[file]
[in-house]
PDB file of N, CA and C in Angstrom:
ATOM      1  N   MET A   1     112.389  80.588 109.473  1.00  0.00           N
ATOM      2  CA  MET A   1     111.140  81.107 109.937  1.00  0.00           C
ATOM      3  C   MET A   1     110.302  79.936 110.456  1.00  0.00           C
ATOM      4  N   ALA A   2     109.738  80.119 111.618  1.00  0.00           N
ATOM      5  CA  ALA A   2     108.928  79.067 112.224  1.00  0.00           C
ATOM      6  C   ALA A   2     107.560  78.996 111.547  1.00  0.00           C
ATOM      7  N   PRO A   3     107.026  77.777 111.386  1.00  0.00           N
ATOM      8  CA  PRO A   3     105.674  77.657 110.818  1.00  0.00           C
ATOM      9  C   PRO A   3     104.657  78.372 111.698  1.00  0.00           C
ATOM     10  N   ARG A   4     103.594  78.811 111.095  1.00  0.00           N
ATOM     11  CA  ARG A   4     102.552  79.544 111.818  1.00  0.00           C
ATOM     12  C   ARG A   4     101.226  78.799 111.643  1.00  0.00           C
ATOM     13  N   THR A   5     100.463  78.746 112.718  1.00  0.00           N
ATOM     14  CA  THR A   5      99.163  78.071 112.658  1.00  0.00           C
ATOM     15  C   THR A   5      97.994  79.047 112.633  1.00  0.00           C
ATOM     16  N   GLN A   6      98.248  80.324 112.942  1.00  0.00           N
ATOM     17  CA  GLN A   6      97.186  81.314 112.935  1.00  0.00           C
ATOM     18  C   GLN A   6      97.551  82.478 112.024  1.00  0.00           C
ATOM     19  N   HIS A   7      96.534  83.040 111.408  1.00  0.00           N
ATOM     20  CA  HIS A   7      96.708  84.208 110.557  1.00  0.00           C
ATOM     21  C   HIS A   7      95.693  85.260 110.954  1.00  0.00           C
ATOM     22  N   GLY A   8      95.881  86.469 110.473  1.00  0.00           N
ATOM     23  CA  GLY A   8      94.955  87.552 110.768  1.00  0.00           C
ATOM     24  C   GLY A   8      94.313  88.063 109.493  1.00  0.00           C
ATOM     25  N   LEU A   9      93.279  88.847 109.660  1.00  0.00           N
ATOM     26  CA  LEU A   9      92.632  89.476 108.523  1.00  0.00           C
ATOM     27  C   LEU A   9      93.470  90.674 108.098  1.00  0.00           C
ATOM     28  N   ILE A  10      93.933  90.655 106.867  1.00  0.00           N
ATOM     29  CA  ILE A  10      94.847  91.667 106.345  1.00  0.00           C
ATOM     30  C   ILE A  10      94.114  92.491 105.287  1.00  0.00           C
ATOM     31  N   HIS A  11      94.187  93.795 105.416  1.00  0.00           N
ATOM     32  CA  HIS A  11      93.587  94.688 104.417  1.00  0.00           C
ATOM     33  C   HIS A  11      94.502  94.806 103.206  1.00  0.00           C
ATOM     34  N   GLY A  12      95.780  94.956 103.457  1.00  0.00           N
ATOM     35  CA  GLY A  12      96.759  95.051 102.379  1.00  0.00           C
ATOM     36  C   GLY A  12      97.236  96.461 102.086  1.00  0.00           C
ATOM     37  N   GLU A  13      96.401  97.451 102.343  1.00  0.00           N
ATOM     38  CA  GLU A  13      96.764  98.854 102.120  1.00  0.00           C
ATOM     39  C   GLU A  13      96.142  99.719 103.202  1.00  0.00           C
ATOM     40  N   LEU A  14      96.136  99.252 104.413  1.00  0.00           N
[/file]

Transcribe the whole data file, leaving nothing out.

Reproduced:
[in-house]
PDB file of N, CA and C in Angstrom:
ATOM      1  N   MET A   1     112.389  80.588 109.473  1.00  0.00           N
ATOM      2  CA  MET A   1     111.140  81.107 109.937  1.00  0.00           C
ATOM      3  C   MET A   1     110.302  79.936 110.456  1.00  0.00           C
ATOM      4  N   ALA A   2     109.738  80.119 111.618  1.00  0.00           N
ATOM      5  CA  ALA A   2     108.928  79.067 112.224  1.00  0.00           C
ATOM      6  C   ALA A   2     107.560  78.996 111.547  1.00  0.00           C
ATOM      7  N   PRO A   3     107.026  77.777 111.386  1.00  0.00           N
ATOM      8  CA  PRO A   3     105.674  77.657 110.818  1.00  0.00           C
ATOM      9  C   PRO A   3     104.657  78.372 111.698  1.00  0.00           C
ATOM     10  N   ARG A   4     103.594  78.811 111.095  1.00  0.00           N
ATOM     11  CA  ARG A   4     102.552  79.544 111.818  1.00  0.00           C
ATOM     12  C   ARG A   4     101.226  78.799 111.643  1.00  0.00           C
ATOM     13  N   THR A   5     100.463  78.746 112.718  1.00  0.00           N
ATOM     14  CA  THR A   5      99.163  78.071 112.658  1.00  0.00           C
ATOM     15  C   THR A   5      97.994  79.047 112.633  1.00  0.00           C
ATOM     16  N   GLN A   6      98.248  80.324 112.942  1.00  0.00           N
ATOM     17  CA  GLN A   6      97.186  81.314 112.935  1.00  0.00           C
ATOM     18  C   GLN A   6      97.551  82.478 112.024  1.00  0.00           C
ATOM     19  N   HIS A   7      96.534  83.040 111.408  1.00  0.00           N
ATOM     20  CA  HIS A   7      96.708  84.208 110.557  1.00  0.00           C
ATOM     21  C   HIS A   7      95.693  85.260 110.954  1.00  0.00           C
ATOM     22  N   GLY A   8      95.881  86.469 110.473  1.00  0.00           N
ATOM     23  CA  GLY A   8      94.955  87.552 110.768  1.00  0.00           C
ATOM     24  C   GLY A   8      94.313  88.063 109.493  1.00  0.00           C
ATOM     25  N   LEU A   9      93.279  88.847 109.660  1.00  0.00           N
ATOM     26  CA  LEU A   9      92.632  89.476 108.523  1.00  0.00           C
ATOM     27  C   LEU A   9      93.470  90.674 108.098  1.00  0.00           C
ATOM     28  N   ILE A  10      93.933  90.655 106.867  1.00  0.00           N
ATOM     29  CA  ILE A  10      94.847  91.667 106.345  1.00  0.00           C
ATOM     30  C   ILE A  10      94.114  92.491 105.287  1.00  0.00           C
ATOM     31  N   HIS A  11      94.187  93.795 105.416  1.00  0.00           N
ATOM     32  CA  HIS A  11      93.587  94.688 104.417  1.00  0.00           C
ATOM     33  C   HIS A  11      94.502  94.806 103.206  1.00  0.00           C
ATOM     34  N   GLY A  12      95.780  94.956 103.457  1.00  0.00           N
ATOM     35  CA  GLY A  12      96.759  95.051 102.379  1.00  0.00           C
ATOM     36  C   GLY A  12      97.236  96.461 102.086  1.00  0.00           C
ATOM     37  N   GLU A  13      96.401  97.451 102.343  1.00  0.00           N
ATOM     38  CA  GLU A  13      96.764  98.854 102.120  1.00  0.00           C
ATOM     39  C   GLU A  13      96.142  99.719 103.202  1.00  0.00           C
ATOM     40  N   LEU A  14      96.136  99.252 104.413  1.00  0.00           N